The Autumn of Maple and Pine… part 2

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Scrub plane in a mountain of maple shavings

One of the joys of revisiting a furniture form you have previously built is the opportunity to explore the effect of small changes to either (or both) the process of building the new version, and also the design of the finished piece. This can either be intentional changes in design or process, or prompted by the material at hand. When I broke the maple seat blank for the Surprise Chair out of the clamps I decided to try a slightly different process for the build than I had for the Apprentice’s Stick Chair, and also to take a different approach to some of the design aspects.

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Laying out the leg positions using the pattern for the Apprentice’s Stick Chair

Fundamentally this chair will be to the same design as the Apprentice’s Stick Chair – the same leg and stick angles, dimensions, and seat shape. But what I want to achieve is a different feel for this chair. With the Apprentice’s Stick Chair I deliberately went for softened lines, irregular facets on the legs, and a slightly folk craft feel which leant itself well to the oak I was using. The maple I am using for the Surprise Chair suggests crisper lines, with regular facets and chamfers. This has in large part been an idea prompted by the seat material. The oak I had for the Apprentice’s Stick Chair was 1 1/8″ thick in the rough, and finished out at 1″ thick, which meant that I did not have any depth to play with for chamfers on the seat. The maple stock for the Surprise Chair was 2″ in the rough, which meant that I had plenty of spare material to play with when it came to chamfers.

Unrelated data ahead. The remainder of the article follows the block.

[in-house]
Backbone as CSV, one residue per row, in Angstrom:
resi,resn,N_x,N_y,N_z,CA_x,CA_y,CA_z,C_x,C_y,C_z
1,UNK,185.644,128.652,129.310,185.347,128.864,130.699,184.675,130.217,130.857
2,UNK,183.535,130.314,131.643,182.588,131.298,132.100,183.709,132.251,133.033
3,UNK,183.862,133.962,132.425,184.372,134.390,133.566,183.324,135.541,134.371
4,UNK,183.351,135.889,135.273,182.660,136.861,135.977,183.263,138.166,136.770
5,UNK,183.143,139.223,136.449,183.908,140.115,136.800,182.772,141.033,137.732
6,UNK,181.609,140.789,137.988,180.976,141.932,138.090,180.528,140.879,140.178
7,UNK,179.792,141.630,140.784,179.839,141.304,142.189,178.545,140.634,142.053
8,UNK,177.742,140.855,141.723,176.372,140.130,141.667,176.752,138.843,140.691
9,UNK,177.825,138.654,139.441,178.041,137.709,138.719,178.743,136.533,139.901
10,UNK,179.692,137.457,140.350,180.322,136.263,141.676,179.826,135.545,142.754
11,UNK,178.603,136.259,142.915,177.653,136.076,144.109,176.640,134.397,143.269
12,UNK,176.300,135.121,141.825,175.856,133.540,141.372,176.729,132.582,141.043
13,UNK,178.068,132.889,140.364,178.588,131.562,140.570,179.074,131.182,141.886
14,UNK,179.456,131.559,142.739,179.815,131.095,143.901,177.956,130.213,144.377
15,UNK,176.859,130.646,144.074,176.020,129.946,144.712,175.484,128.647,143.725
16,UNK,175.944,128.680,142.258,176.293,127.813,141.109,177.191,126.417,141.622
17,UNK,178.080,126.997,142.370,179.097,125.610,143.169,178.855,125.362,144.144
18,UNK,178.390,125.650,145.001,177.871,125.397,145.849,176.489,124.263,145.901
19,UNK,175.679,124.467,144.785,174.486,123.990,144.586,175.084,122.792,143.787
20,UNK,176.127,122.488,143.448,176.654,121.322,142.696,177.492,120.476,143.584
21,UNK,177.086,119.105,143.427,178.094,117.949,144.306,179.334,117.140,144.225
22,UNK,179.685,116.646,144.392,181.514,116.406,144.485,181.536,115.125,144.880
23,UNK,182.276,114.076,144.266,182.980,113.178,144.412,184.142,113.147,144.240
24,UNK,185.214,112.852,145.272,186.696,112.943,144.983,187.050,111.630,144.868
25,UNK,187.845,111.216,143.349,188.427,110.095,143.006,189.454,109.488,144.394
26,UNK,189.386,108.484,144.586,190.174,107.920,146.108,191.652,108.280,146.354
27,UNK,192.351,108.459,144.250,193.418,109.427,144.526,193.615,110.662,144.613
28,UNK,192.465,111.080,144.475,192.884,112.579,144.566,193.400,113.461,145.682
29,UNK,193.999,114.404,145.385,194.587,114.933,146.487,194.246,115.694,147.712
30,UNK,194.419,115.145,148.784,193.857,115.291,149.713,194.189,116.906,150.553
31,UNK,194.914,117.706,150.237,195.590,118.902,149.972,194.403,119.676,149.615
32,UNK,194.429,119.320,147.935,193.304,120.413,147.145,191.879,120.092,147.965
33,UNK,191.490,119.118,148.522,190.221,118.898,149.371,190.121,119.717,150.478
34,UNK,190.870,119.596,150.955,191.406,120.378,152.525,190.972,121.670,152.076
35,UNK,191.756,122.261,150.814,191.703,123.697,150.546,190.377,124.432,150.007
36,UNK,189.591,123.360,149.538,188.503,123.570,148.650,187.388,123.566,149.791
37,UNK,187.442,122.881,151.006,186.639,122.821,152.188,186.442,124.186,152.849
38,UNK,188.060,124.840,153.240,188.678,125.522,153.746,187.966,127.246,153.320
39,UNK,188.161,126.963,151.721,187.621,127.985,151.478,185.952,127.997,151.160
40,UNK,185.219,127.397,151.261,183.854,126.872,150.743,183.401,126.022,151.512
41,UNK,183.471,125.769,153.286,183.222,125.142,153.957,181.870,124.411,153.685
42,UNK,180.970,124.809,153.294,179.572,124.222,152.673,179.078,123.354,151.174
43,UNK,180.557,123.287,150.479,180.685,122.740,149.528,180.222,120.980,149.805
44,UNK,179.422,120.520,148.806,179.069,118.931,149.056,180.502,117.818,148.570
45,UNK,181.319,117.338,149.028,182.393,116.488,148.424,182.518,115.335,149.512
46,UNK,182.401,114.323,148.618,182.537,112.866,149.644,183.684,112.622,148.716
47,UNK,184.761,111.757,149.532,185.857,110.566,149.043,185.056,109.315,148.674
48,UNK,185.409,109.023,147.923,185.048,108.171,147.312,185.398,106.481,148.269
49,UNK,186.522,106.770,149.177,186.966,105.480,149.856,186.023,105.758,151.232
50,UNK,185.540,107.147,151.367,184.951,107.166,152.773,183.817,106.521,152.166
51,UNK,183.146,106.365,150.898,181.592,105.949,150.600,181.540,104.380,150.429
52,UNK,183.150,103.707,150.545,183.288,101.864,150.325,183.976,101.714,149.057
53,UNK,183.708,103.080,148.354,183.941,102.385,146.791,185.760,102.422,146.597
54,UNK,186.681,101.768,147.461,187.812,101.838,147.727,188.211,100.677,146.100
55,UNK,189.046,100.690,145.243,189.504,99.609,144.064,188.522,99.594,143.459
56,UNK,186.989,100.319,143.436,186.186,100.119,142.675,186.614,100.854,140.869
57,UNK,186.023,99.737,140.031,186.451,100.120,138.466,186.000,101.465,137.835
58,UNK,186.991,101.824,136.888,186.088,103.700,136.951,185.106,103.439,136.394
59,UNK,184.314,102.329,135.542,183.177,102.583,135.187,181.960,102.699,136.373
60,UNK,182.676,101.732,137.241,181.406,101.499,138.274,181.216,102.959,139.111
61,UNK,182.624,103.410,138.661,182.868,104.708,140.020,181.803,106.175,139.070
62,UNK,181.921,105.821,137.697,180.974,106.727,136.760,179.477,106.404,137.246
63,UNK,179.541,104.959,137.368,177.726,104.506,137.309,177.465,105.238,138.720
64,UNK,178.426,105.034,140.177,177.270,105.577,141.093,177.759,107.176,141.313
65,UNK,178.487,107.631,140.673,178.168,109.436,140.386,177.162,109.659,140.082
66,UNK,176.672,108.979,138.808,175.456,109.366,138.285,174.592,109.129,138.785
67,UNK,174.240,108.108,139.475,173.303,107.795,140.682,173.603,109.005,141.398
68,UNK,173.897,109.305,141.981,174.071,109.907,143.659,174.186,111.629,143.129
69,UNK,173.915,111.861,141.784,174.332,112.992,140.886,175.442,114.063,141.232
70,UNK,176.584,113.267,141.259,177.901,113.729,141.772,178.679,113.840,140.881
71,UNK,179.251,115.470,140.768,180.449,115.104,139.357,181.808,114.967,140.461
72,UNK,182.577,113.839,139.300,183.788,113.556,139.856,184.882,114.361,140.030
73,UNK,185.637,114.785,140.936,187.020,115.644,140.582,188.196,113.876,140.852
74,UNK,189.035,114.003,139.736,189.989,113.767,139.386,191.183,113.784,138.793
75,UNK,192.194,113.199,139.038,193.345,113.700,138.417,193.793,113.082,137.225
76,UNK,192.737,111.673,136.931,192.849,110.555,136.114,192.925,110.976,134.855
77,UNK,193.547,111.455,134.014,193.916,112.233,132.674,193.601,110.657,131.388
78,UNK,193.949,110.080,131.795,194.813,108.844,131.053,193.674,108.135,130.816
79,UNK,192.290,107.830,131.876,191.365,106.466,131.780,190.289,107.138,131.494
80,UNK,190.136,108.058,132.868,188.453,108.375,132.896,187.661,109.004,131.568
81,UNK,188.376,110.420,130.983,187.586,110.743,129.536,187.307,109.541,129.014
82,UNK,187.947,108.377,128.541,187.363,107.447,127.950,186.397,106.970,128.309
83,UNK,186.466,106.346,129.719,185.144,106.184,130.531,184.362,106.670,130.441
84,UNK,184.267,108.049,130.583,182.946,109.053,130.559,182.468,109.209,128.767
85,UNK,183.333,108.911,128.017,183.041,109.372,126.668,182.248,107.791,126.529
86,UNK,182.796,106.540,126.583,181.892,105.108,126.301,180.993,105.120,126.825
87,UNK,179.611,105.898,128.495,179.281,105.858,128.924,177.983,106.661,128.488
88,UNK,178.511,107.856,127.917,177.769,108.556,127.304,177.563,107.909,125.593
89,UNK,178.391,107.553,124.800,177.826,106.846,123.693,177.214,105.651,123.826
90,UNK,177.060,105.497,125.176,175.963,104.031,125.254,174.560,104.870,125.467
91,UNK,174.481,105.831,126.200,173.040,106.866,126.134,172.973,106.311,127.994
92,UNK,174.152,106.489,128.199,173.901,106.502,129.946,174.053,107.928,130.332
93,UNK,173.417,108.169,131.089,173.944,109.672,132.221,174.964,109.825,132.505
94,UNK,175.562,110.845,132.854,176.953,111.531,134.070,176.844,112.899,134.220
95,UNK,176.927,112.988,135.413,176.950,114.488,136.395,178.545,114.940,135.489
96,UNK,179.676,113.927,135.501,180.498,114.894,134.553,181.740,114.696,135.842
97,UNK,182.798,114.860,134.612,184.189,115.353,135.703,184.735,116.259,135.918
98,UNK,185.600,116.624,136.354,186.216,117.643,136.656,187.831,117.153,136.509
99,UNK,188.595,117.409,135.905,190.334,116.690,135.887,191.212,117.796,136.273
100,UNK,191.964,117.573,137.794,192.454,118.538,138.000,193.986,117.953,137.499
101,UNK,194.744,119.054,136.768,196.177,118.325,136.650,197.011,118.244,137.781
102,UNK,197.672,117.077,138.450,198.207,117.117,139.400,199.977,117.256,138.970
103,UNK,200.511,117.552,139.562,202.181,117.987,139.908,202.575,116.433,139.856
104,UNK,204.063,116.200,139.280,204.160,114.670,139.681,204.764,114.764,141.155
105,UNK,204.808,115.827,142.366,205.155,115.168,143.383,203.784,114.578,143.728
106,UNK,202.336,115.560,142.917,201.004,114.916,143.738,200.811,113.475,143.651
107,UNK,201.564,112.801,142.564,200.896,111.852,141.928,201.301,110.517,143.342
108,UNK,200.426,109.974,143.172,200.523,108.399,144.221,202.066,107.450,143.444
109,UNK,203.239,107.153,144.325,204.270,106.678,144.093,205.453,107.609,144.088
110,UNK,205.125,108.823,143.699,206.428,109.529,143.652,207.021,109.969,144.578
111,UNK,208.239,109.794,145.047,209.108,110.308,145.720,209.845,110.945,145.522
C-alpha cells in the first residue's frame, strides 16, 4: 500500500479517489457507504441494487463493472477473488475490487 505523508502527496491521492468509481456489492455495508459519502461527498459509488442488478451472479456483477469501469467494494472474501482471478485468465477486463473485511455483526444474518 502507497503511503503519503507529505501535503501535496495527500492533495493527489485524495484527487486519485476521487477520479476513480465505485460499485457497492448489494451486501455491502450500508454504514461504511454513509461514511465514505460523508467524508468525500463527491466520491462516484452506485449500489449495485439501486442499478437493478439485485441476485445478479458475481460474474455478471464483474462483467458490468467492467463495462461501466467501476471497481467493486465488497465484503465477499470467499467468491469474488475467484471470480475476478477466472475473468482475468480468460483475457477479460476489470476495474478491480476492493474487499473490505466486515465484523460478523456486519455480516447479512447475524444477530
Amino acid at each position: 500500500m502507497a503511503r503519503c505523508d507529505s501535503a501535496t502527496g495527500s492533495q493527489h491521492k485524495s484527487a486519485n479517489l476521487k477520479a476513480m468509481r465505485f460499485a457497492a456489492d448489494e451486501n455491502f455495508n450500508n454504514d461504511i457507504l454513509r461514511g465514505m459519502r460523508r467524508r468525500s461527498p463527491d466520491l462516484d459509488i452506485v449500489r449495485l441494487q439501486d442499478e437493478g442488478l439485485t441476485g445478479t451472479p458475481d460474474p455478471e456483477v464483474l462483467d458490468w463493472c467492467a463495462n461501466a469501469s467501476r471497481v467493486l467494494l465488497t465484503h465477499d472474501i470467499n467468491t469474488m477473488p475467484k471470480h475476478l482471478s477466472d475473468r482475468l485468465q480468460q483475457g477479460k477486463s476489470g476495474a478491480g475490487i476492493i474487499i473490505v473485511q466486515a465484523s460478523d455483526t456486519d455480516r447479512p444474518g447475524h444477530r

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Drilling the leg mortises.

 

After cleaning up the top surface of the seat, I thicknessed the seat to 1 5/8″ thick using the Lie-Nielsen Scrub plane before shaping the seat. The scrub is the perfect tool for this sort of operation – it removes material at a rapid (but controlled) rate, and also leaves a delightful scalloped surface texture. With the seat at final dimension and shape, I flipped it face down on the bench and laid out the location of the legs and sight lines using the pattern I made from the Apprentice’s Stick Chair. After clamping the seat to a sheet of sacrificial ply, I drilled the leg mortises using a 1 1/8″ Wood Owl bit in my 1923 North Bros brace. Previously I had drilled the stick mortises for the Apprentice’s Stick Chair once the chair was legged up, but I was in a drilling mood (brace and bit makes for a very addictive method of boring holes) so I turned the seat the right way up and laid out the stick positions using the same pattern before drilling them with a 1/2″ Jennings pattern bit in my brace. I won’t know for sure until I’ve made the sticks and fitted them to the seat, but it did feel like drilling to consistent angles was easier with the seat clamped to the workbench instead of being on it’s own legs. So this is a process change which I may adopt going forwards.